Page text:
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Can the shift of center of convergence for power series from point to point in a path of overlapping circles, in analytic continuation, be interpreted as a translation in any way?

https://upload.wikimedia.org/wikipedia/commons/0/0f/Analytic_continuation_3.png

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  • $\begingroup$ As written, the question is incomprehensible. You may want to ask a friend to help you with your English or post the question in your native language and ask somebody at MSE to translate. $\endgroup$ – Moishe Kohan Apr 13 at 15:27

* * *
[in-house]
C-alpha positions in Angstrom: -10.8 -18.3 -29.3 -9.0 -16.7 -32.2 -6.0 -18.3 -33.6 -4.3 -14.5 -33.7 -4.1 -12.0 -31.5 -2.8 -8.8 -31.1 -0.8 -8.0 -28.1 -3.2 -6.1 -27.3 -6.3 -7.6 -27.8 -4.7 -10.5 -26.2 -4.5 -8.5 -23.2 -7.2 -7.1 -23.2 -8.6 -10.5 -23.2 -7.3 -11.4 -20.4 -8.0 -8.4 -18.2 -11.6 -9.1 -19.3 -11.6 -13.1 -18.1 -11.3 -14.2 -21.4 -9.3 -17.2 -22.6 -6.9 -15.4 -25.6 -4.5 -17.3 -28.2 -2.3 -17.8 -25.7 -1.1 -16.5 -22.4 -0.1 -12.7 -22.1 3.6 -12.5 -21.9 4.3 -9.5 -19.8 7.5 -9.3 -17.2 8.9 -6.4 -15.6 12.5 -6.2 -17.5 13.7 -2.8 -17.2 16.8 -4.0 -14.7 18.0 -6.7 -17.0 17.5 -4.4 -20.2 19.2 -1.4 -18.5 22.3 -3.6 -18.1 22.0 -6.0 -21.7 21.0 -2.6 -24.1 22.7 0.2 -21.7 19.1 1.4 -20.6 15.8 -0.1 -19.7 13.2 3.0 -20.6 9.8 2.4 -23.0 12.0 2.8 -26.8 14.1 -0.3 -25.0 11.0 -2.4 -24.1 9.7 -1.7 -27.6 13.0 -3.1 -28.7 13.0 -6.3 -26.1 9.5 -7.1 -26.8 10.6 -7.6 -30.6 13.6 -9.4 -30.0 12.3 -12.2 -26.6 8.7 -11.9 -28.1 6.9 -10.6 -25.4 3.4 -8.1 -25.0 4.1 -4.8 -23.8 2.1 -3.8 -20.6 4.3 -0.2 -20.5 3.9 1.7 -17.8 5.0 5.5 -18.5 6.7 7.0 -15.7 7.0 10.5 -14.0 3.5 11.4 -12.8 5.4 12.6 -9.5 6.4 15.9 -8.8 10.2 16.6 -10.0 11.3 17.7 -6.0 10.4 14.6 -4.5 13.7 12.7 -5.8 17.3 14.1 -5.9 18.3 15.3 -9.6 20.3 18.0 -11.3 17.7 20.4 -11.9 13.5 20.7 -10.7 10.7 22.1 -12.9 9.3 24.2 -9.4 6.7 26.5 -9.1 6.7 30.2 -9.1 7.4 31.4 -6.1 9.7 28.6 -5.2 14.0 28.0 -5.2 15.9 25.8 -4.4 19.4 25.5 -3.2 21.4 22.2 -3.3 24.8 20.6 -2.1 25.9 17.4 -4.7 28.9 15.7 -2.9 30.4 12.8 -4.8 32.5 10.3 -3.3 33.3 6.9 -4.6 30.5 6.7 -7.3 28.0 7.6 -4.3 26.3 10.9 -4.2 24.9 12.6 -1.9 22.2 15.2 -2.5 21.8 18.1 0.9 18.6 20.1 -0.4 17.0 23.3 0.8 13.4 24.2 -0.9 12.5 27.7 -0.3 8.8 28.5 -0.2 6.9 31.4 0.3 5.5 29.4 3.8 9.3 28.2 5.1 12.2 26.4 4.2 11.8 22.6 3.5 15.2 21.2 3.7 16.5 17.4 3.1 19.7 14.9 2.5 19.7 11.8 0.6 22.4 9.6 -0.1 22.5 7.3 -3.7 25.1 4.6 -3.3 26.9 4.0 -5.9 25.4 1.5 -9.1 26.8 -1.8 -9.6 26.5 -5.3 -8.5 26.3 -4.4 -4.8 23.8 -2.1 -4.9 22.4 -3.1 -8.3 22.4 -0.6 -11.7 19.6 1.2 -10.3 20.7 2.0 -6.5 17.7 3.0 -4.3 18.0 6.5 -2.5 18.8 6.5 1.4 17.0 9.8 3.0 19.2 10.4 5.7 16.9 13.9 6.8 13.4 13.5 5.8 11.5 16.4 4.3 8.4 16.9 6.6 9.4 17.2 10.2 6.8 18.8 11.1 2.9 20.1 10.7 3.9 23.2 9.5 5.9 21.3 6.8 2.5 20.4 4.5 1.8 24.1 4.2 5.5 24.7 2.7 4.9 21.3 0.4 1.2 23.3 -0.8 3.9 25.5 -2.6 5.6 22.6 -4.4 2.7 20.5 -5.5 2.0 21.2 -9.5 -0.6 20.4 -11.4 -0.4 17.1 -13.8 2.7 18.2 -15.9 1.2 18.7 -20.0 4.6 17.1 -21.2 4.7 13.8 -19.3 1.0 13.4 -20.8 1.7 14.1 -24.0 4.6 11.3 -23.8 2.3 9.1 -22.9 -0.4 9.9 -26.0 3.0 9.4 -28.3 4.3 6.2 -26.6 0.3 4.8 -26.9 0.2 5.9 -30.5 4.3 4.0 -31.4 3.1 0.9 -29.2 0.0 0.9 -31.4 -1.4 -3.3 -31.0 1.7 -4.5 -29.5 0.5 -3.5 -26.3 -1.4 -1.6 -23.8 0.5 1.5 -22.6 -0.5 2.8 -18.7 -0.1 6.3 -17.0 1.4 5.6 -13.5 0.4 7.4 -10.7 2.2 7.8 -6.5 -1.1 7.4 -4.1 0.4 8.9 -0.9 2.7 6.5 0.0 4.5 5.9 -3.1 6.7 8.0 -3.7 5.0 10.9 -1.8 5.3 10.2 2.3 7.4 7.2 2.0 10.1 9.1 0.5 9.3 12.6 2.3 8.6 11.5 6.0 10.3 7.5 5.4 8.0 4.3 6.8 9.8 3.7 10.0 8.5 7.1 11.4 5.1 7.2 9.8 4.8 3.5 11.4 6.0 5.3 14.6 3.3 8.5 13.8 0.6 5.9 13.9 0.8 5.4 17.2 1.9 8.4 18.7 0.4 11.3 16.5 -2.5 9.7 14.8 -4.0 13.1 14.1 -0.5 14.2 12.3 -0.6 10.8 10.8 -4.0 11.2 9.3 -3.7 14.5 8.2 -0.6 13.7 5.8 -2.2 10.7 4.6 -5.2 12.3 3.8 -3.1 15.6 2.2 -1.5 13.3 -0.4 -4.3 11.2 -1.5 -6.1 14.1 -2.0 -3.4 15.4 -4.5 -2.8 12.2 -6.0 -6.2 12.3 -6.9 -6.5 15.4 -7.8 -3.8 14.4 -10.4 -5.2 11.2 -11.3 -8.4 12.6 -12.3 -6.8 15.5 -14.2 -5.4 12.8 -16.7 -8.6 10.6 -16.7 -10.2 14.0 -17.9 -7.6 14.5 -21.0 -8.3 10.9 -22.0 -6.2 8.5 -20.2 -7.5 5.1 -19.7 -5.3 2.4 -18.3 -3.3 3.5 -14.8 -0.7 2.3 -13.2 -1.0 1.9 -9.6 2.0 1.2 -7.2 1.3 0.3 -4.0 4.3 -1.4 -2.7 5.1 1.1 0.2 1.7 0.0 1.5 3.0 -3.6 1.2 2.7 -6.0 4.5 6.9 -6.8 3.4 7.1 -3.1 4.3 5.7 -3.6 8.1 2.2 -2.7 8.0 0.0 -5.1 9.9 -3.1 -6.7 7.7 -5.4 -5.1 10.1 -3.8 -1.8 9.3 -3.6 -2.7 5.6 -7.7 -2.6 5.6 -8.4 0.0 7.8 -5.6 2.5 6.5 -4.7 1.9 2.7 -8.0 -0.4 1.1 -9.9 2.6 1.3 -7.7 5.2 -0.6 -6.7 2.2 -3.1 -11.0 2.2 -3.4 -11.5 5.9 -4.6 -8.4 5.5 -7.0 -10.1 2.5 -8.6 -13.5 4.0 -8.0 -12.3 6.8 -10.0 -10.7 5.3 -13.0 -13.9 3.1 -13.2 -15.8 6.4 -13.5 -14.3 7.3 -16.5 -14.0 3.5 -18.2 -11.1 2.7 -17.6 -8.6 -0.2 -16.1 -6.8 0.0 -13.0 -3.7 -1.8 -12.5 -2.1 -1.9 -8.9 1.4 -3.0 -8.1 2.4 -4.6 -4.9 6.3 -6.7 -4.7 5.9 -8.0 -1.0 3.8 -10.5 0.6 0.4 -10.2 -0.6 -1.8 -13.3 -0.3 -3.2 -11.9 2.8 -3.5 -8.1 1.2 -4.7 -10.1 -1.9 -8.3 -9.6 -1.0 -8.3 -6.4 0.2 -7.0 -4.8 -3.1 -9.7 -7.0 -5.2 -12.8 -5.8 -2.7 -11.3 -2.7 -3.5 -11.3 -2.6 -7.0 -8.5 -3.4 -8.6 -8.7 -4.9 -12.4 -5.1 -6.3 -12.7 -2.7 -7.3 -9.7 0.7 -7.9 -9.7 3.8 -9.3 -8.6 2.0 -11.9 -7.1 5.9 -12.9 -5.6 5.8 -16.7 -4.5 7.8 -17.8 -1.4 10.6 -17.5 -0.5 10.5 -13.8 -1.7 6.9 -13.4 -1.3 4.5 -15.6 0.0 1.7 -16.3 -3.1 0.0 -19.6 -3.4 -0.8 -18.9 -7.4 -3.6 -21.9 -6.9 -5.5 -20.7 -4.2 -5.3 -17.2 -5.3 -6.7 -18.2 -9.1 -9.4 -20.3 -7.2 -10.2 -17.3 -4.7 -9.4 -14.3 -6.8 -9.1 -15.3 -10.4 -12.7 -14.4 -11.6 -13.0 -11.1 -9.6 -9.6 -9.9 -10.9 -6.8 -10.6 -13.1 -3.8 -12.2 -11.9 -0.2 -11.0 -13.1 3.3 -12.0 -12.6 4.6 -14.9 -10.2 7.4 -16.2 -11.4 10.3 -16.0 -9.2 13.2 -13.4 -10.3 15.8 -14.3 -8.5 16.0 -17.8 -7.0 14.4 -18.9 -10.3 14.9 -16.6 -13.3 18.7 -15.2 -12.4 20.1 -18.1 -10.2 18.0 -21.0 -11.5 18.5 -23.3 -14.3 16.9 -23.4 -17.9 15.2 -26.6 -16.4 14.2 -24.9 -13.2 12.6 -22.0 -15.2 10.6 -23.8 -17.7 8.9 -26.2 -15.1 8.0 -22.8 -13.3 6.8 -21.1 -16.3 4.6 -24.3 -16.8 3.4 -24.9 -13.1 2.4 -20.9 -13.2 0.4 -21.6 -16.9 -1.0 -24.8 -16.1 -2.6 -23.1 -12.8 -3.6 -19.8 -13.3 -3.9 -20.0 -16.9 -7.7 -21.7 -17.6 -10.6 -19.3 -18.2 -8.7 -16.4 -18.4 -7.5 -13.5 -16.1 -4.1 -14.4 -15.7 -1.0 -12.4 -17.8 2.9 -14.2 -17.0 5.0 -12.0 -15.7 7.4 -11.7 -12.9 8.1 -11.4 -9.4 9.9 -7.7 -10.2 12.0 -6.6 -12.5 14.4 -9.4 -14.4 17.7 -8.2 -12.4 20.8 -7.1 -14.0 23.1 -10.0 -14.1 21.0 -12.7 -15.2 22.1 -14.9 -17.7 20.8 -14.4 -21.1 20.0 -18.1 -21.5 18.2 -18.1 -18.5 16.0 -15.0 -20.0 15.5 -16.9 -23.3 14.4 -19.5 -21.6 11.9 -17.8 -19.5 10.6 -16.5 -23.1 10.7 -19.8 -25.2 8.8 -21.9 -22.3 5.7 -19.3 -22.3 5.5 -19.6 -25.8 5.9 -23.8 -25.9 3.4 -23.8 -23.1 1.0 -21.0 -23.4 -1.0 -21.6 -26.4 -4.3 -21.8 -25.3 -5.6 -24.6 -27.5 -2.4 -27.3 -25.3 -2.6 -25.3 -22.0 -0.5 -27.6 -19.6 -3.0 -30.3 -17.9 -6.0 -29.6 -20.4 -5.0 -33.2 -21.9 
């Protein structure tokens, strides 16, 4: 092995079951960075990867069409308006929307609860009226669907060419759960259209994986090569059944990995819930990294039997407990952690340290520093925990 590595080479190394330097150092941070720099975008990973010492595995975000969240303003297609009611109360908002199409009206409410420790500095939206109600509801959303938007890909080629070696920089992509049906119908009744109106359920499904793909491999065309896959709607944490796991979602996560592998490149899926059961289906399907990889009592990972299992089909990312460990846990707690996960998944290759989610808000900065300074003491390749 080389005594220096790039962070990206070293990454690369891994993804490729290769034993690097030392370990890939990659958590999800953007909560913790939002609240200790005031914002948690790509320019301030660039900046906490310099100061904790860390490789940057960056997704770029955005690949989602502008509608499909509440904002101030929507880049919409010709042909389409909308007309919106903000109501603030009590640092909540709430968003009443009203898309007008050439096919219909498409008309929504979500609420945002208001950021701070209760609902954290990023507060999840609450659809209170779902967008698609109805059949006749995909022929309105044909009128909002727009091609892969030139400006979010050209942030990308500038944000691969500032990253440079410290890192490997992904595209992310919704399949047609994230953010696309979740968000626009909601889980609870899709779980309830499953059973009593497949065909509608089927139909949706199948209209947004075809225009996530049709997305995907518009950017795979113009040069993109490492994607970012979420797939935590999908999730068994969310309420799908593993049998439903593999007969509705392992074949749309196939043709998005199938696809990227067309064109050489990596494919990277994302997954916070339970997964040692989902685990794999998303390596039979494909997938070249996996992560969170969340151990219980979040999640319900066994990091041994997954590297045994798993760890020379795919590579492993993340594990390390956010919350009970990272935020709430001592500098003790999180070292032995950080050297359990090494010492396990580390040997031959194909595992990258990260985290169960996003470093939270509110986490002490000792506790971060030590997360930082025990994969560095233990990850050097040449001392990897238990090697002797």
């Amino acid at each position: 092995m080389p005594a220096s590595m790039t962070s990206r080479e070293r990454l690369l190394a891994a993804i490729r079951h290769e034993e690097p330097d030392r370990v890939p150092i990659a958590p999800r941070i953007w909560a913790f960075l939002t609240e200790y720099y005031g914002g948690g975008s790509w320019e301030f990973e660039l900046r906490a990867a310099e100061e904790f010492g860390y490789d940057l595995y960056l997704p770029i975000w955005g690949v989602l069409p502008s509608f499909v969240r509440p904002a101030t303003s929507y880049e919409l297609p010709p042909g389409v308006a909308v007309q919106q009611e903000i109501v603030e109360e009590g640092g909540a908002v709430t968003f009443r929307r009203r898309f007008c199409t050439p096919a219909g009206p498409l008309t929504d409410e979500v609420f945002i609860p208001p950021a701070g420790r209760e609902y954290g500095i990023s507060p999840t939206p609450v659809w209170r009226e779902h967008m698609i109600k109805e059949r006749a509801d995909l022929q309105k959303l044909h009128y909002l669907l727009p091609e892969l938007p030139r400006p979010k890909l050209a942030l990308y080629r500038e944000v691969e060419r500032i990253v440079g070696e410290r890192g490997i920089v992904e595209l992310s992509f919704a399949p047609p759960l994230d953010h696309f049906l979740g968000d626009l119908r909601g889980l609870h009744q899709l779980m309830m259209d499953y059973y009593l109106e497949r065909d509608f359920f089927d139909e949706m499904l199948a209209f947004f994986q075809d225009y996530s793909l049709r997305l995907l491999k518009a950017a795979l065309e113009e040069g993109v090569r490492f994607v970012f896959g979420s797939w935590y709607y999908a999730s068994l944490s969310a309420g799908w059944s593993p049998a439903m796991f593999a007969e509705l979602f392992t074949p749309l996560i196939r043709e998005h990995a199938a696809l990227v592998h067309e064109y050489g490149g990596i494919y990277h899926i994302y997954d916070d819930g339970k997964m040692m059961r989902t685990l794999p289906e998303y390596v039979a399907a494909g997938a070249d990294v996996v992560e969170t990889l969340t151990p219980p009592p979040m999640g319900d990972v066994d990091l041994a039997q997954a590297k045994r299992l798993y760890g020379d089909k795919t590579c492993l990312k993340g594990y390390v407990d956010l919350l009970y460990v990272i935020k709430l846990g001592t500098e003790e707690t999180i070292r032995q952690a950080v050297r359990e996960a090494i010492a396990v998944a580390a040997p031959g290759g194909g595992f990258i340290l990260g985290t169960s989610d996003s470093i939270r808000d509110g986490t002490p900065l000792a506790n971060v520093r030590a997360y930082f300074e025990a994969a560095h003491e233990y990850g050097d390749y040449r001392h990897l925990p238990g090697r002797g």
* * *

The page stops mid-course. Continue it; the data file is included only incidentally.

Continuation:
• $\begingroup$ Of course, you can always use a translation to move one round disk to another round disk (of the same radius). But, in general, the radius will change, so you have to use a contraction/expansion as well (at some point). I do not think it will help you with understanding analytic continuation. My suggestion is to work out some examples such as $\sqrt{z}$ and $\log(z)$. $\endgroup$ – Moishe Kohan Apr 13 at 17:15
  • $\begingroup$ In my experience it is better to think of as analytic functions having some "inherent knowledge" of how they ought to extend locally; the problem is that because this is local, we need some additional constraint to always get the same answer when we approach in different ways (e.g. logarithm). As such, it is not quite a translation, or any geometric action for that matter. $\endgroup$ – Brevan Ellefsen Apr 13 at 23:08

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